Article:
Header

UZH-Logo

Maintenance Infos

An exploratory study on user interaction challenges when handling interconnected requirements artifacts of various sizes


Ghazi, Parisa; Glinz, Martin (2016). An exploratory study on user interaction challenges when handling interconnected requirements artifacts of various sizes. In: Proceedings of the 24th IEEE International Requirements Engineering Conference, Beijing, China, 12 September 2016 - 16 September 2016.

Abstract

Requirements documentation is essential for developing software systems of non-trivial size. The cost of creating and maintaining documentation artifacts in terms of time and effort is significantly influenced by the tools with which engineers view, navigate and edit documentation artifacts. However, there is not much evidence about how well documentation tools actually support engineers, particularly when dealing with artifacts that are larger than the available display screen and with multiple artifacts at the same time. Therefore, we conducted an exploratory study based on 29 interviews with software practitioners to understand the current practice of presenting and manipulating artifacts in documentation tools, and how practitioners deal with the challenges encountered. Our study shows that a significant number of artifacts cannot be viewed entirely, even on large screens. Moreover, more than half of the participants use four or more artifacts concurrently. Nevertheless, current tools only provide primitive capabilities for handling concurrent and large artifacts, thus forcing engineers to create, for example, mental images of the currently used artifacts or use workarounds such as hanging printouts to the wall. Our results may trigger new research and help improve requirements engineering tools.

Abstract

Requirements documentation is essential for developing software systems of non-trivial size. The cost of creating and maintaining documentation artifacts in terms of time and effort is significantly influenced by the tools with which engineers view, navigate and edit documentation artifacts. However, there is not much evidence about how well documentation tools actually support engineers, particularly when dealing with artifacts that are larger than the available display screen and with multiple artifacts at the same time. Therefore, we conducted an exploratory study based on 29 interviews with software practitioners to understand the current practice of presenting and manipulating artifacts in documentation tools, and how practitioners deal with the challenges encountered. Our study shows that a significant number of artifacts cannot be viewed entirely, even on large screens. Moreover, more than half of the participants use four or more artifacts concurrently. Nevertheless, current tools only provide primitive capabilities for handling concurrent and large artifacts, thus forcing engineers to create, for example, mental images of the currently used artifacts or use workarounds such as hanging printouts to the wall. Our results may trigger new research and help improve requirements engineering tools.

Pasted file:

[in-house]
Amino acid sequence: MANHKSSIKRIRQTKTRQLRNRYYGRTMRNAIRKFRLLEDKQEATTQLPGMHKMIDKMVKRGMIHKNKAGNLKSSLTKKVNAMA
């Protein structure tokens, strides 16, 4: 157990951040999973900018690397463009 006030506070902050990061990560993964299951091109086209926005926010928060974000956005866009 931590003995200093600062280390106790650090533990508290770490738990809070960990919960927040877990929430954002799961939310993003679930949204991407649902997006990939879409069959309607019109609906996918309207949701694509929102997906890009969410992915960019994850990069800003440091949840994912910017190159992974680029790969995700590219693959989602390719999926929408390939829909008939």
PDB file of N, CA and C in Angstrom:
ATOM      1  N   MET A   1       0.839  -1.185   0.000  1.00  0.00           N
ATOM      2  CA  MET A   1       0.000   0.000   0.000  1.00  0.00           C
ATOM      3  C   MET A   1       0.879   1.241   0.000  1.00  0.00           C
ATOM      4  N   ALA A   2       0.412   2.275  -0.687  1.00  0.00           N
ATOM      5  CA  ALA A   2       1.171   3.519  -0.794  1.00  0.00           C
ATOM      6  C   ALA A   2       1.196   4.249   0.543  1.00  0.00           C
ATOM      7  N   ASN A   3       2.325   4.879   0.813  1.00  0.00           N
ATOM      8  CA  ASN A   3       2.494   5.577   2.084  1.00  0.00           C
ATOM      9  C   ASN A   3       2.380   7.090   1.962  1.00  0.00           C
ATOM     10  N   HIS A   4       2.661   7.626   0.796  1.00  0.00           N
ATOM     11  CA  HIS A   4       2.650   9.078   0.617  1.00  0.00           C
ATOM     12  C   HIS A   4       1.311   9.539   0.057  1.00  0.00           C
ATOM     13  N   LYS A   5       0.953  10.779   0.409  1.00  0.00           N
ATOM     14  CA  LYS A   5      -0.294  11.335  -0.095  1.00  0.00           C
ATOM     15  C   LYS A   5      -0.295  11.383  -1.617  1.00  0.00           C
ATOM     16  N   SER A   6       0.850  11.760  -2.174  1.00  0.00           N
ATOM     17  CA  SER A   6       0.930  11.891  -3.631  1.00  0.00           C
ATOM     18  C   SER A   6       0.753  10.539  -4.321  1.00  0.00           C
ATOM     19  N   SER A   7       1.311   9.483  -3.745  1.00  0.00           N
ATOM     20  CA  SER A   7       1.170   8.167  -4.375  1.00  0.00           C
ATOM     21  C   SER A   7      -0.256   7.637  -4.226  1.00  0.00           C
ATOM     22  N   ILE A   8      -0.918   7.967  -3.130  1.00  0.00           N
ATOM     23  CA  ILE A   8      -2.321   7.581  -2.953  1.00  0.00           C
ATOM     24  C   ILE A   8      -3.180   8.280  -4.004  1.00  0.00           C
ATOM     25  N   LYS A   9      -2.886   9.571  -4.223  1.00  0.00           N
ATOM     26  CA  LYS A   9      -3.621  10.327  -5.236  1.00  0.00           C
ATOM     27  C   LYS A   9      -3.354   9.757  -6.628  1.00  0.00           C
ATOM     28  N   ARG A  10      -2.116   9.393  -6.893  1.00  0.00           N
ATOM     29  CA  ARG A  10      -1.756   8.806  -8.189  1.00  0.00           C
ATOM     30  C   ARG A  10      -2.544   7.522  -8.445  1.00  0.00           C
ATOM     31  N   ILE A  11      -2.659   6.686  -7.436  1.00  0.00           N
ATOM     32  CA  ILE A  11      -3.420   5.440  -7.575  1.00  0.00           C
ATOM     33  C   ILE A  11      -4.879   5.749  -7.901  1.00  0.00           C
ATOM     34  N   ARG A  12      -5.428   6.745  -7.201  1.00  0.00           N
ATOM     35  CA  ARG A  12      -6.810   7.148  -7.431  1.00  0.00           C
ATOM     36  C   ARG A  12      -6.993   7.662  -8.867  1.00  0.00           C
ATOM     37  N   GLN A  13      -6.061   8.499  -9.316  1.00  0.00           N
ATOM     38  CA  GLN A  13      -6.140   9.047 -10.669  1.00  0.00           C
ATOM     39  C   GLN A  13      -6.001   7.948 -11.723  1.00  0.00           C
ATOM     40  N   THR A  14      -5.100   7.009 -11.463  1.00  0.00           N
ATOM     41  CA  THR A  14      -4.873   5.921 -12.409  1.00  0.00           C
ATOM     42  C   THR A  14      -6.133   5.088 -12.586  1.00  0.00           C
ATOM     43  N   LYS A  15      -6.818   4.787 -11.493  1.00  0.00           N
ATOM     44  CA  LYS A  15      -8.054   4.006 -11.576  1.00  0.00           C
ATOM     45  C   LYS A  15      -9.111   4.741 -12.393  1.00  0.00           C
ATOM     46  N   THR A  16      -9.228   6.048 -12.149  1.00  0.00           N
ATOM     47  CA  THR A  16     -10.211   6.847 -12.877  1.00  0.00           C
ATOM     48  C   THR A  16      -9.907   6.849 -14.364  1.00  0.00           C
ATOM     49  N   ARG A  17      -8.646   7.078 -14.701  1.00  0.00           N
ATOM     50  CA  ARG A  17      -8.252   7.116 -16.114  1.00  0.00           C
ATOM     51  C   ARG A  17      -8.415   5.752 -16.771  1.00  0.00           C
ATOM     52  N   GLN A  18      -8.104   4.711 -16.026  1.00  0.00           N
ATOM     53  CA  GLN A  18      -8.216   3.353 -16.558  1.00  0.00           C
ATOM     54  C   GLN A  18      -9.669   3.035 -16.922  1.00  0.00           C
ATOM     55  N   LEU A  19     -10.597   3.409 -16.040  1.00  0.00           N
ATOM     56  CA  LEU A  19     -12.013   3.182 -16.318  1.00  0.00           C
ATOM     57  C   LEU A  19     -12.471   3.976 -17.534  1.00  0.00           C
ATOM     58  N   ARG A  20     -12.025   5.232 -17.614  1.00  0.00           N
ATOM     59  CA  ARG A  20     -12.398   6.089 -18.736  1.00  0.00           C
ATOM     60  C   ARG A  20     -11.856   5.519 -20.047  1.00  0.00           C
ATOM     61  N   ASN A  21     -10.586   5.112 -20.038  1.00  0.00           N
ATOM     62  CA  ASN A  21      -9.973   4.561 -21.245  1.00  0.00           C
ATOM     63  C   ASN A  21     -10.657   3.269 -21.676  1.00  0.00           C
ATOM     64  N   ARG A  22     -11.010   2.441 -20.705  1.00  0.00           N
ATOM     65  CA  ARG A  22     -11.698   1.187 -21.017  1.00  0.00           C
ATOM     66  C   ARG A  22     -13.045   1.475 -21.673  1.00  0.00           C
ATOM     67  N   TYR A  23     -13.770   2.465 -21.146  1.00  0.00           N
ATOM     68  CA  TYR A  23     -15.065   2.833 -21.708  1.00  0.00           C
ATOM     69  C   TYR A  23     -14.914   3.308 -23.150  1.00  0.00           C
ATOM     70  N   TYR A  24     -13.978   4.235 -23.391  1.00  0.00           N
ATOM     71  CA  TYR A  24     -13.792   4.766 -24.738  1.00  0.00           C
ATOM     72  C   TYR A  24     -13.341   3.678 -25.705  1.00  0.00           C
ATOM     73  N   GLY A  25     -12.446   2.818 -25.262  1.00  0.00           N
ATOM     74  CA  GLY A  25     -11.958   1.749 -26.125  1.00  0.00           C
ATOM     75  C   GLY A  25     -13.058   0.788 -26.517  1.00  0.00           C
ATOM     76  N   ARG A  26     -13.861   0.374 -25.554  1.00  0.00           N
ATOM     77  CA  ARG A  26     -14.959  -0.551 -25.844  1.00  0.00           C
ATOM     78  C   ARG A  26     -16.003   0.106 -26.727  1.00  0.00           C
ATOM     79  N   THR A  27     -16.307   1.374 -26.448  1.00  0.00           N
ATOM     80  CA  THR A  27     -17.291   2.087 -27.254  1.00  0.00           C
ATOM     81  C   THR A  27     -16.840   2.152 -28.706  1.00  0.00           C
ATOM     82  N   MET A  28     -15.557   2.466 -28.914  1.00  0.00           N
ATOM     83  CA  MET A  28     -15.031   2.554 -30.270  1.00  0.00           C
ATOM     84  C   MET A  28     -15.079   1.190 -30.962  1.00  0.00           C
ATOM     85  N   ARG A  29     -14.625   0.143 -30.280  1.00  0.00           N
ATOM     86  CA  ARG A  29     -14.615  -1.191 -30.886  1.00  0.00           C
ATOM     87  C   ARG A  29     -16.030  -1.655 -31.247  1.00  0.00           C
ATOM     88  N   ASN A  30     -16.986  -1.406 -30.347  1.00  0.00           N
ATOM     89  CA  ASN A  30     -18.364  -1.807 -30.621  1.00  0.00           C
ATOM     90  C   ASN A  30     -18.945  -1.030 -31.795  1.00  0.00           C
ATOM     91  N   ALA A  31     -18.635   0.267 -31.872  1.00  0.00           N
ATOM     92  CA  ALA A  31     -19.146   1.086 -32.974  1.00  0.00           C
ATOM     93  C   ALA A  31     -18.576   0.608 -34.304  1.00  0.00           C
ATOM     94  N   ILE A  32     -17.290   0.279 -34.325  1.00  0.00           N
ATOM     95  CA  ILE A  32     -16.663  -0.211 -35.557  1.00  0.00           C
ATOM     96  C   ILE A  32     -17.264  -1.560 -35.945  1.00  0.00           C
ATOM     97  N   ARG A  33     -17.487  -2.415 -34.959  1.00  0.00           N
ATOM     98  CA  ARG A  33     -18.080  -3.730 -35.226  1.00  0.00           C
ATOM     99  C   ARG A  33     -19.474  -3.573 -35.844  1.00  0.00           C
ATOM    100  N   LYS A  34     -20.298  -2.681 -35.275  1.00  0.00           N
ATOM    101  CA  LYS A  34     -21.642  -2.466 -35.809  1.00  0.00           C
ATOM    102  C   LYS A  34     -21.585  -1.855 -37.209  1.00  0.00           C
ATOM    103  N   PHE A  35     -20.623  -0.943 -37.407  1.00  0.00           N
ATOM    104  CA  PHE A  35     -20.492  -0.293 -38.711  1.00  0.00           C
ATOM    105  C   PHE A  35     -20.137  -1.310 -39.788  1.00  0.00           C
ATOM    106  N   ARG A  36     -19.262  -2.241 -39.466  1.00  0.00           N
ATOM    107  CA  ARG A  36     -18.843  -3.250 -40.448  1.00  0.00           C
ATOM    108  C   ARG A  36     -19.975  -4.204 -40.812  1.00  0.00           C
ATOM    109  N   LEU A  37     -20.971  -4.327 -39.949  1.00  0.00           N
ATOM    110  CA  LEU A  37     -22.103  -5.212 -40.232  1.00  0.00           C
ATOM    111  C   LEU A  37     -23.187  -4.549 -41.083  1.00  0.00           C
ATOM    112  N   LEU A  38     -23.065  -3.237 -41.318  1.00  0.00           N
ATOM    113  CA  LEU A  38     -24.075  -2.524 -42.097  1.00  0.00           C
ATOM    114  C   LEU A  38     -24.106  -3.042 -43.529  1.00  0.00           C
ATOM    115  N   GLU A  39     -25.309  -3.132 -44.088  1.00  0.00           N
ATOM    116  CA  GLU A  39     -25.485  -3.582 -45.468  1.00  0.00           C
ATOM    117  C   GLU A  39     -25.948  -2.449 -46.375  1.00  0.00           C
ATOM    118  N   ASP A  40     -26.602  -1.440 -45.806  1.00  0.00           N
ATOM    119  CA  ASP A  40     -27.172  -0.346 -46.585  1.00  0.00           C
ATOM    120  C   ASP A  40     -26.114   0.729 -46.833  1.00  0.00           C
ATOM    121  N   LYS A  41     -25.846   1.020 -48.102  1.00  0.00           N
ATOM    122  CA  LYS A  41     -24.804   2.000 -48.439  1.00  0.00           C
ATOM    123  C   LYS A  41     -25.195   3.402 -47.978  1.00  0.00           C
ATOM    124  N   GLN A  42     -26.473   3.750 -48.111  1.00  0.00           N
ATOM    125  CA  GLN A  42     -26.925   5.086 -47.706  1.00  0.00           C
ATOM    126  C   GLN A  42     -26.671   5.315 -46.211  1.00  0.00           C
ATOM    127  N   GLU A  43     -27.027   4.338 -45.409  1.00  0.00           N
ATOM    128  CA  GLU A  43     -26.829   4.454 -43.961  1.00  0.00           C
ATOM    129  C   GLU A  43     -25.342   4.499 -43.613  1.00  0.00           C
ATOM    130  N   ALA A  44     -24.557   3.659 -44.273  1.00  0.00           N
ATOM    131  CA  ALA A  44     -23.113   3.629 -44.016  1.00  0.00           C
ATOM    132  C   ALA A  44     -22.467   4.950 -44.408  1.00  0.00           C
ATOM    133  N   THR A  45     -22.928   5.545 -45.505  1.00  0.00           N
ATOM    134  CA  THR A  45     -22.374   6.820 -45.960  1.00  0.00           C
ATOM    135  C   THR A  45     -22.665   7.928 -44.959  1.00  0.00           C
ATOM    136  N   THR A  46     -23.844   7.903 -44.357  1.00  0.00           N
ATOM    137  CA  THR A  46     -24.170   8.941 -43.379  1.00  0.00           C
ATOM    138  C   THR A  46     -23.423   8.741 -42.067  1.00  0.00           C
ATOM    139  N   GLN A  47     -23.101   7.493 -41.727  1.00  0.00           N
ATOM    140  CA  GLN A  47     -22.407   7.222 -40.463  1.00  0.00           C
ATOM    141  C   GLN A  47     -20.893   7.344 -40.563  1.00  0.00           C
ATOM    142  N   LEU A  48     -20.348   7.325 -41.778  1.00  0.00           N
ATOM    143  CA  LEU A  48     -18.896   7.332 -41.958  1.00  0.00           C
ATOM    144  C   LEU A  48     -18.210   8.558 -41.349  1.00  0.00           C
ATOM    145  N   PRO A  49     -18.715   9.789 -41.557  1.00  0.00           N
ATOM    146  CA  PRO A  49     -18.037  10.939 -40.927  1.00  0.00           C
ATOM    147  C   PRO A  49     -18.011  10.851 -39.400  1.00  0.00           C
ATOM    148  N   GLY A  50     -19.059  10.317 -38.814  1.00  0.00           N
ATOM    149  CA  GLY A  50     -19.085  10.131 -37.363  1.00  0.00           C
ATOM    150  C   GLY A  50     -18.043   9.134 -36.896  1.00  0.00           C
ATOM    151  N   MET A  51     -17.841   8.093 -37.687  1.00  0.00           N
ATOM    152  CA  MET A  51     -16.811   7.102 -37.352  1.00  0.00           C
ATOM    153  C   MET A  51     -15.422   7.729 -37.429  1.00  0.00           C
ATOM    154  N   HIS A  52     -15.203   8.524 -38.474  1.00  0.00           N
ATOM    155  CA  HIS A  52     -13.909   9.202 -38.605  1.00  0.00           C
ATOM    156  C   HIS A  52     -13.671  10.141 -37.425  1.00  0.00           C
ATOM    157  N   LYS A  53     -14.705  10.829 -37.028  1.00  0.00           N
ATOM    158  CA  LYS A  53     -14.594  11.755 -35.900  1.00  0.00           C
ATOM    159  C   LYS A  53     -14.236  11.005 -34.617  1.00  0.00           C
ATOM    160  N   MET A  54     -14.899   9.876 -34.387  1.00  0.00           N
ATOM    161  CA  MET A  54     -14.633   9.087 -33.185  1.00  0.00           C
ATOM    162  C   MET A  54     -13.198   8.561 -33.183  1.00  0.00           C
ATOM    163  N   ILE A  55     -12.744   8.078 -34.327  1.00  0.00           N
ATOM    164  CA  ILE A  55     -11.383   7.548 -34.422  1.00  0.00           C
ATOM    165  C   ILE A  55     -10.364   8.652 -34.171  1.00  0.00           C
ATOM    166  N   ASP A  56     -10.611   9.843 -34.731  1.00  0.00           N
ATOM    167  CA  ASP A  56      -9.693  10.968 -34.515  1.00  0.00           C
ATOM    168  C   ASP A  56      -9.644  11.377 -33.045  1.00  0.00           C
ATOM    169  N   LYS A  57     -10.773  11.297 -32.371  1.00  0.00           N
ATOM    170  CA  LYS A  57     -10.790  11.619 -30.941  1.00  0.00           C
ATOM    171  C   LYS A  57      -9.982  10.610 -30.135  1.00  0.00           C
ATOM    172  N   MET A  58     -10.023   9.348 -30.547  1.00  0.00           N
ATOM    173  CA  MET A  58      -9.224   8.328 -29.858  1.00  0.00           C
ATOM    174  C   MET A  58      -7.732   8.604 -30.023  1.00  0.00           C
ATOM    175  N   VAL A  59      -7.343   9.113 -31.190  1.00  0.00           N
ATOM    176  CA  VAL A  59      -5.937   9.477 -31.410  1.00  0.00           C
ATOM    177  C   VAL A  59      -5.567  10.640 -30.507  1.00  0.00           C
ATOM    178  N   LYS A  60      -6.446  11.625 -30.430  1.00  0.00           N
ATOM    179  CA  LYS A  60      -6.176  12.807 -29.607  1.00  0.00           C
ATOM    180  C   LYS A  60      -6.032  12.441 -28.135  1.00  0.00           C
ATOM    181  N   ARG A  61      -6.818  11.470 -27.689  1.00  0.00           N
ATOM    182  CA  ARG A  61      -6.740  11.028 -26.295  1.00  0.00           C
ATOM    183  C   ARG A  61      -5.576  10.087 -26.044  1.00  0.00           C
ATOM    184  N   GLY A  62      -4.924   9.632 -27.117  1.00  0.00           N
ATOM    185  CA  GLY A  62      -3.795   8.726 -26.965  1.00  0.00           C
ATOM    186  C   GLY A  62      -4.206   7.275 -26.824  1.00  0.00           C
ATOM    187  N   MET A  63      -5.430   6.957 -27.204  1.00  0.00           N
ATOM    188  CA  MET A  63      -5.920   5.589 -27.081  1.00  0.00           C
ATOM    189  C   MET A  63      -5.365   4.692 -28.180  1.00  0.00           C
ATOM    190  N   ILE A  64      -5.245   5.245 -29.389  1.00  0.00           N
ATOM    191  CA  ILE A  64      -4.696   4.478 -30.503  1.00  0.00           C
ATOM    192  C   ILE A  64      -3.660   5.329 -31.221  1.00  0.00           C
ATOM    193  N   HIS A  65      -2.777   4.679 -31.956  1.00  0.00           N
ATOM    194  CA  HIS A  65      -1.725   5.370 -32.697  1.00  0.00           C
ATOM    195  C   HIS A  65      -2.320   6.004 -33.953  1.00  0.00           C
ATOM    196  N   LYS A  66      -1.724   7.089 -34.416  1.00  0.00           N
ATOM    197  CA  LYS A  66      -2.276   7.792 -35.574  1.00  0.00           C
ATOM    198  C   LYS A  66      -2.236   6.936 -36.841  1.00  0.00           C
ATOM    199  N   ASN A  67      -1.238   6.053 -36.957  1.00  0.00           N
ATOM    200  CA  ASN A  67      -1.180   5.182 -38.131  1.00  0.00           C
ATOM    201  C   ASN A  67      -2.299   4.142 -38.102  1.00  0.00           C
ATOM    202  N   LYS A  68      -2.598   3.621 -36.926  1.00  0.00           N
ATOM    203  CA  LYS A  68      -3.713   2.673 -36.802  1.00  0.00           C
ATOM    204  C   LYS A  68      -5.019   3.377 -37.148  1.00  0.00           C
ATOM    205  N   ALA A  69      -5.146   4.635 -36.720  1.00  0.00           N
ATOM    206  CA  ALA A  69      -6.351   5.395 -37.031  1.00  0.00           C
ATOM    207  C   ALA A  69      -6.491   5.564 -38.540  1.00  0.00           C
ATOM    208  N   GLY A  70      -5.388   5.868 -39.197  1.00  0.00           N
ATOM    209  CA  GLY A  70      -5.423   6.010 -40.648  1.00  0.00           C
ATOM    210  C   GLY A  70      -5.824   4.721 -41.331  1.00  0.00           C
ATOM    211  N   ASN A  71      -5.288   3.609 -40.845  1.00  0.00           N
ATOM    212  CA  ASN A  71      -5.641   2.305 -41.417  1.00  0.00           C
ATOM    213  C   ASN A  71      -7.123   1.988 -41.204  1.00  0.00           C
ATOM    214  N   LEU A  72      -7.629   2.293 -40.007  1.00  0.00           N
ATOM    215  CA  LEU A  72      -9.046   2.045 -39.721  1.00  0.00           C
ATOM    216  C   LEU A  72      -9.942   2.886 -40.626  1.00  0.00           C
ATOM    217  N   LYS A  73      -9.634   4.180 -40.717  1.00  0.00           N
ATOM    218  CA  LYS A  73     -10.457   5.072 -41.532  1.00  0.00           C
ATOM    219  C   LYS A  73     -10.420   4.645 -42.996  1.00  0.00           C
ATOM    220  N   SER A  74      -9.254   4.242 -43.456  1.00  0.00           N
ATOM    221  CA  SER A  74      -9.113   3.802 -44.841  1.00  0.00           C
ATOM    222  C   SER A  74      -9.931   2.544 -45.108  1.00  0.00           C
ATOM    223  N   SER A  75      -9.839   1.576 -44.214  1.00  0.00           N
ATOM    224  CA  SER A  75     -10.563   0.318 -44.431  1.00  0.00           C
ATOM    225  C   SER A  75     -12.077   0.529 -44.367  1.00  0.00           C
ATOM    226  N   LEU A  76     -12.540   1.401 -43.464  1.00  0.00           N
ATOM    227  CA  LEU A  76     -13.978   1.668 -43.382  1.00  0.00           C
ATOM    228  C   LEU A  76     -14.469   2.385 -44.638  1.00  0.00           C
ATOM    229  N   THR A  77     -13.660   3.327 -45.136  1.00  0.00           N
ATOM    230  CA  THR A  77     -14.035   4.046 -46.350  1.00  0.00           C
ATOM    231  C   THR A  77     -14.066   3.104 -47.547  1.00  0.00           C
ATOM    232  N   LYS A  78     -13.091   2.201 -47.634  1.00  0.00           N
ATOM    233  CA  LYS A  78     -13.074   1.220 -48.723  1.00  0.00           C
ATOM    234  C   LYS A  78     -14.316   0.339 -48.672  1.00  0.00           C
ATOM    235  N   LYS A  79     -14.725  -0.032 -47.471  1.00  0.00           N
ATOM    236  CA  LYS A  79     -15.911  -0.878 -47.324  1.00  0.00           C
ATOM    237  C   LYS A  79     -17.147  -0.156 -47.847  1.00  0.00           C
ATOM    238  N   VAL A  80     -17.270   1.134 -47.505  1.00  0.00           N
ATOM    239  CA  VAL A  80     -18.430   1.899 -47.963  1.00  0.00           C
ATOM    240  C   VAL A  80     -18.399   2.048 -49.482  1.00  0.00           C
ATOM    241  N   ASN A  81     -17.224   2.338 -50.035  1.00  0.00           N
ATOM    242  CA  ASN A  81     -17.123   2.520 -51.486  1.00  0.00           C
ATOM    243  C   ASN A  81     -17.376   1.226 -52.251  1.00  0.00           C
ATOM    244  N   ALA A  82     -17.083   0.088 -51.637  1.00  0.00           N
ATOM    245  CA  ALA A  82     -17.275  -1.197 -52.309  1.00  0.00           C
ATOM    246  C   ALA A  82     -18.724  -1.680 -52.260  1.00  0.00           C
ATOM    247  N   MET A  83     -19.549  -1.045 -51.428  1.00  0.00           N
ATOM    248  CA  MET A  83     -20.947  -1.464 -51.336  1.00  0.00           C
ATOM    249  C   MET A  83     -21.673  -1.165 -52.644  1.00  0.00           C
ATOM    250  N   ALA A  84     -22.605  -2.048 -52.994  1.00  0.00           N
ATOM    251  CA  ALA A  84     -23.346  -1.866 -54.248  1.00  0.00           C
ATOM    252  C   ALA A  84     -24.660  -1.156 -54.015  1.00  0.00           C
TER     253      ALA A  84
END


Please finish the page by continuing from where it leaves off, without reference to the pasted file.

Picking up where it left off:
Statistics

Altmetrics

Downloads

39 downloads since deposited on 22 Sep 2016
39 downloads since 12 months
Detailed statistics

Additional indexing

Item Type:Conference or Workshop Item (Paper), refereed, original work
Communities & Collections:03 Faculty of Economics > Department of Informatics
Dewey Decimal Classification:000 Computer science, knowledge & systems
Language:English
Event End Date:16 September 2016
Deposited On:22 Sep 2016 07:00
Last Modified:29 Jan 2017 07:20
Publisher:IEEE
Publisher DOI:https://doi.org/10.1109/RE.2016.52
Official URL:http://re16.org/pages/conference/conference_program/
Other Identification Number:merlin-id:13680

Download

Preview Icon on Download
Preview
Content: Published Version
Filetype: PDF
Size: 757kB
View at publisher

TrendTerms

TrendTerms displays relevant terms of the abstract of this publication and related documents on a map. The terms and their relations were extracted from ZORA using word statistics. Their timelines are taken from ZORA as well. The bubble size of a term is proportional to the number of documents where the term occurs. Red, orange, yellow and green colors are used for terms that occur in the current document; red indicates high interlinkedness of a term with other terms, orange, yellow and green decreasing interlinkedness. Blue is used for terms that have a relation with the terms in this document, but occur in other documents.
You can navigate and zoom the map. Mouse-hovering a term displays its timeline, clicking it yields the associated documents.

Author Collaborations